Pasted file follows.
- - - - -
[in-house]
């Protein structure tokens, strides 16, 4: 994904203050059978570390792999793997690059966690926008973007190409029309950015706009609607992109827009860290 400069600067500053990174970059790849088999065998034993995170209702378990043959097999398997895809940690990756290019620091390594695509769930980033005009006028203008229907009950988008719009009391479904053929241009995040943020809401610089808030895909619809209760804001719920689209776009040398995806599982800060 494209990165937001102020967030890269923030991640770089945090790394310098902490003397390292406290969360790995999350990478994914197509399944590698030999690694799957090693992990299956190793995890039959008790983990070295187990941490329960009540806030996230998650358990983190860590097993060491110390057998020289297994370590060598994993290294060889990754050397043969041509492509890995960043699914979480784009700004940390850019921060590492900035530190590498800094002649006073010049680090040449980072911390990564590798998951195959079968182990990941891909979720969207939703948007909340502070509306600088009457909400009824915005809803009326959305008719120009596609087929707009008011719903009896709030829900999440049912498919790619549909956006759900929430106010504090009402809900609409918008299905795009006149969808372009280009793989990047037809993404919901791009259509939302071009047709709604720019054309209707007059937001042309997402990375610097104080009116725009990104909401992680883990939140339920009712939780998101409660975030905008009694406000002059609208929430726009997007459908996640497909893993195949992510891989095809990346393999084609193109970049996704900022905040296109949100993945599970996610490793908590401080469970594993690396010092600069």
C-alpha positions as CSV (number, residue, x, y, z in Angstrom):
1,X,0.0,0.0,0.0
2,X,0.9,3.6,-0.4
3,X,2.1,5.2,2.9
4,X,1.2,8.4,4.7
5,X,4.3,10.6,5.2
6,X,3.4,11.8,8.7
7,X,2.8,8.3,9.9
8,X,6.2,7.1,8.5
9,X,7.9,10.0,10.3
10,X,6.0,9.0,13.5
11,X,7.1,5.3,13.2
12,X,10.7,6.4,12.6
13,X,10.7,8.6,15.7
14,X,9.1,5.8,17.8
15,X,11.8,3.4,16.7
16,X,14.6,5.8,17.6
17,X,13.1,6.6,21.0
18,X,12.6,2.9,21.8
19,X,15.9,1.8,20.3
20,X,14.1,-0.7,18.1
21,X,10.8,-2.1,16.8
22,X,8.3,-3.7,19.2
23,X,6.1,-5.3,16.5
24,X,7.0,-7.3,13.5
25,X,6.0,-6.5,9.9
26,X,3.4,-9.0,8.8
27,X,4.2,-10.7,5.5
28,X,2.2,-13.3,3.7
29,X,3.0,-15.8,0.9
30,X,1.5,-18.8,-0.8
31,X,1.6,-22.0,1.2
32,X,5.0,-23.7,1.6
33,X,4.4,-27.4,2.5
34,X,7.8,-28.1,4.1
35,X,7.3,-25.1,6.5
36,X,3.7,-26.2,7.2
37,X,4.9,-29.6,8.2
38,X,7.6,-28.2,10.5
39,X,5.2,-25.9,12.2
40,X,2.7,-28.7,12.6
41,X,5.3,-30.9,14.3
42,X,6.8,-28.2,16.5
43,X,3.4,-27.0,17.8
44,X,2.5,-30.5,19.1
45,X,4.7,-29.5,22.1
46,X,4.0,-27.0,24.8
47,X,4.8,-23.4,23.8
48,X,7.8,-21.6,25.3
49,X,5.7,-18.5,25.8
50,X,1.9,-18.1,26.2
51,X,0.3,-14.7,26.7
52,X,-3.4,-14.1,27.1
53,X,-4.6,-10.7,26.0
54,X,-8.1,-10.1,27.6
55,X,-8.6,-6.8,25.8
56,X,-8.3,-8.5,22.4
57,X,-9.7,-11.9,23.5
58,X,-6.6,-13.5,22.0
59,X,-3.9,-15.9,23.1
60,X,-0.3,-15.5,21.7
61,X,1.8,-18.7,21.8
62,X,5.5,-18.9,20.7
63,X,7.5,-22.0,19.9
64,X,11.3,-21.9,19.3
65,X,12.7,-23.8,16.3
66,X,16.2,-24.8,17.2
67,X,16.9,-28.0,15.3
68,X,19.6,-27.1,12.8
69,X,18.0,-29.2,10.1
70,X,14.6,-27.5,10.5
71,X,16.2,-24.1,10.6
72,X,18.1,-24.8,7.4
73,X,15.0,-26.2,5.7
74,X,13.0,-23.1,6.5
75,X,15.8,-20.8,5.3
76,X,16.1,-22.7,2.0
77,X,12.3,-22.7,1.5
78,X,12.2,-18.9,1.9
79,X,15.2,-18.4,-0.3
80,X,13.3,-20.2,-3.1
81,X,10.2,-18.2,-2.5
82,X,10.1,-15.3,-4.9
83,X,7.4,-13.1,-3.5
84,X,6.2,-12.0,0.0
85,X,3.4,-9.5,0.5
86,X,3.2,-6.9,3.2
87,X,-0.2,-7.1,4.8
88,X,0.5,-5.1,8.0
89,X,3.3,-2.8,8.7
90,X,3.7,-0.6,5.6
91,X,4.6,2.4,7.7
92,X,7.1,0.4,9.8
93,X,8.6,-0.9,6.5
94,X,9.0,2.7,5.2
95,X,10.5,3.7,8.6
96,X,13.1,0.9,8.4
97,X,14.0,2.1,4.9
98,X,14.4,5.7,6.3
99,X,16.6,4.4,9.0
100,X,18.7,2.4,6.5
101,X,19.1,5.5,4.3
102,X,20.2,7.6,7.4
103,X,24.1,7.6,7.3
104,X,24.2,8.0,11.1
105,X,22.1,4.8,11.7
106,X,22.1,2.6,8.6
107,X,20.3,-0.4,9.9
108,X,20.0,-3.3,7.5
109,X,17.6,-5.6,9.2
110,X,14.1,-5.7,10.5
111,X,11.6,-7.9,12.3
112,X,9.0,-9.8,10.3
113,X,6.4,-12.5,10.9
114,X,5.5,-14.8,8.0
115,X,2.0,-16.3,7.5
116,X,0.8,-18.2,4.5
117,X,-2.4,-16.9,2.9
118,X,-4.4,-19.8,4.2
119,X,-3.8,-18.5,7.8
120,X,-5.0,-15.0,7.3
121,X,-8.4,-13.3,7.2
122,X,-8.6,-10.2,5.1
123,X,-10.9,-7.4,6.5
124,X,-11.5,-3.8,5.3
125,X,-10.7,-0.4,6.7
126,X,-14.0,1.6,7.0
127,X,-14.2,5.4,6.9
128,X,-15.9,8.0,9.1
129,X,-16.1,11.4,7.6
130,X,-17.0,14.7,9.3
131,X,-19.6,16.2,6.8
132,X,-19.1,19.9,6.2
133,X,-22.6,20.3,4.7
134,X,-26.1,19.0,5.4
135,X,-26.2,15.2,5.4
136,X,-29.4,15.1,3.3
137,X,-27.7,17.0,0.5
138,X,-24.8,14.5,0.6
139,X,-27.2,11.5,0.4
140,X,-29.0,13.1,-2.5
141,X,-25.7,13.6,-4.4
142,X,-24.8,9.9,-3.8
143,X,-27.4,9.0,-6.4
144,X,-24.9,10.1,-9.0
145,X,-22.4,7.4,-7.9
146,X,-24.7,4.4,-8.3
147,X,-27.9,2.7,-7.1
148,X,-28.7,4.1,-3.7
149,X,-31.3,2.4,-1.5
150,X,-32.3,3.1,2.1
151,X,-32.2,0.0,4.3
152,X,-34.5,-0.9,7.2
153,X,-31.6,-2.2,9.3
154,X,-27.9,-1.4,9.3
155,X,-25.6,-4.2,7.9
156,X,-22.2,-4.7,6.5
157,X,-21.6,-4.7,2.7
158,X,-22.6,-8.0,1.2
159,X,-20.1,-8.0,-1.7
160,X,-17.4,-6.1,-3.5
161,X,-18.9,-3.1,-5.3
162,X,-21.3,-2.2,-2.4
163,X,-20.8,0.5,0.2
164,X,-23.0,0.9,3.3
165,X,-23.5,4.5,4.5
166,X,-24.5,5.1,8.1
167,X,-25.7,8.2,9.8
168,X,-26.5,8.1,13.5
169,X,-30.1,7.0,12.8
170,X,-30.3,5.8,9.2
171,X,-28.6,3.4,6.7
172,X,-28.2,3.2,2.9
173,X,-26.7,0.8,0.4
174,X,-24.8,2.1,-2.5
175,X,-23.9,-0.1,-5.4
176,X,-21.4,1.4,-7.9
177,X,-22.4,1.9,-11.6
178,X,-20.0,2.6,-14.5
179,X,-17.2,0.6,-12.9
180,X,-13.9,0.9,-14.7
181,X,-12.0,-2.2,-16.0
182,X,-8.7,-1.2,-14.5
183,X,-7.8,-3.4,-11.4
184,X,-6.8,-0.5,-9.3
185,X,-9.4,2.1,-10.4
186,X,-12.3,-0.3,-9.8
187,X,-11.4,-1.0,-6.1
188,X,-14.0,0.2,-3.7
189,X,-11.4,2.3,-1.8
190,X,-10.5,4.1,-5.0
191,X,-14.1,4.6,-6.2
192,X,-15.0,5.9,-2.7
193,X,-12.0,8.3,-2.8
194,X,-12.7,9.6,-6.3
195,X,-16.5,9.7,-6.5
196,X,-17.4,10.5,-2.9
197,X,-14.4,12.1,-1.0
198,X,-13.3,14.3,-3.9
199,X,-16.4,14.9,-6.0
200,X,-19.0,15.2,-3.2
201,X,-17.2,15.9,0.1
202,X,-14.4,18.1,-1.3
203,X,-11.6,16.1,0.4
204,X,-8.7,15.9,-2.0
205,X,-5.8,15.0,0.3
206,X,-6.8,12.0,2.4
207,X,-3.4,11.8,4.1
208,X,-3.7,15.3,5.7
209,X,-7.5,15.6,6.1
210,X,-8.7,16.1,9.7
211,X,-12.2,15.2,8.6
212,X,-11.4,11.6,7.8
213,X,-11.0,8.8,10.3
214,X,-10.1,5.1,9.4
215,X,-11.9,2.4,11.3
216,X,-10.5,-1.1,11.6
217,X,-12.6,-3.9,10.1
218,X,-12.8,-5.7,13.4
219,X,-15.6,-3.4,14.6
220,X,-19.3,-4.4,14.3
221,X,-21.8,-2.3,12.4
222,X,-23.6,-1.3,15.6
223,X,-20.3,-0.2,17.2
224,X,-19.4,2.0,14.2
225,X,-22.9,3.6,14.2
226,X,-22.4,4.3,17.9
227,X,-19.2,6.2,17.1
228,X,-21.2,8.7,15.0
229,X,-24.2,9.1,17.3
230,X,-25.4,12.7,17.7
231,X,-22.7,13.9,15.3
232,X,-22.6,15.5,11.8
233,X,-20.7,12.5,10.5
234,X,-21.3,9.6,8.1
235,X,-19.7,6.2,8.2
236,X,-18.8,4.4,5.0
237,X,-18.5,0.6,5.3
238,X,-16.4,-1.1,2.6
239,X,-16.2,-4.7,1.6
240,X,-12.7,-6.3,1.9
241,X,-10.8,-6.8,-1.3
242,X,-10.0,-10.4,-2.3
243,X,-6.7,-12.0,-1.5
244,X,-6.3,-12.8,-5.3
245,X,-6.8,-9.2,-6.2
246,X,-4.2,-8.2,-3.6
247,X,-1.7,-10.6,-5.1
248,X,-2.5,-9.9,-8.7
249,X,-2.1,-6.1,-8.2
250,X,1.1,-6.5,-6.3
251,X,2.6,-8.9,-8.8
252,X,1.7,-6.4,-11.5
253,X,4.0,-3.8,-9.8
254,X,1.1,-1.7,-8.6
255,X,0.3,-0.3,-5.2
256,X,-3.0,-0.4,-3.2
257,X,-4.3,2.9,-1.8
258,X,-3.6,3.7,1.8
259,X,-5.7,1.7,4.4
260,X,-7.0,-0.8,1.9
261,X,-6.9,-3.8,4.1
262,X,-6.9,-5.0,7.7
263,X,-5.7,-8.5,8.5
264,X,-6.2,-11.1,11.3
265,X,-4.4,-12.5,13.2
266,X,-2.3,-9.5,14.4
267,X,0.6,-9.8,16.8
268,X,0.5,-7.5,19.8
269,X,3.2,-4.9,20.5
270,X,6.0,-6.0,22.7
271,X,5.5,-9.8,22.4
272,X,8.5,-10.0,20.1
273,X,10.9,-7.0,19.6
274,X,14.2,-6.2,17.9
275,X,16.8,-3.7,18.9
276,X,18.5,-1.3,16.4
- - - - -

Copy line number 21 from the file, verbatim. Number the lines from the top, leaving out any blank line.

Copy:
18,X,12.6,2.9,21.8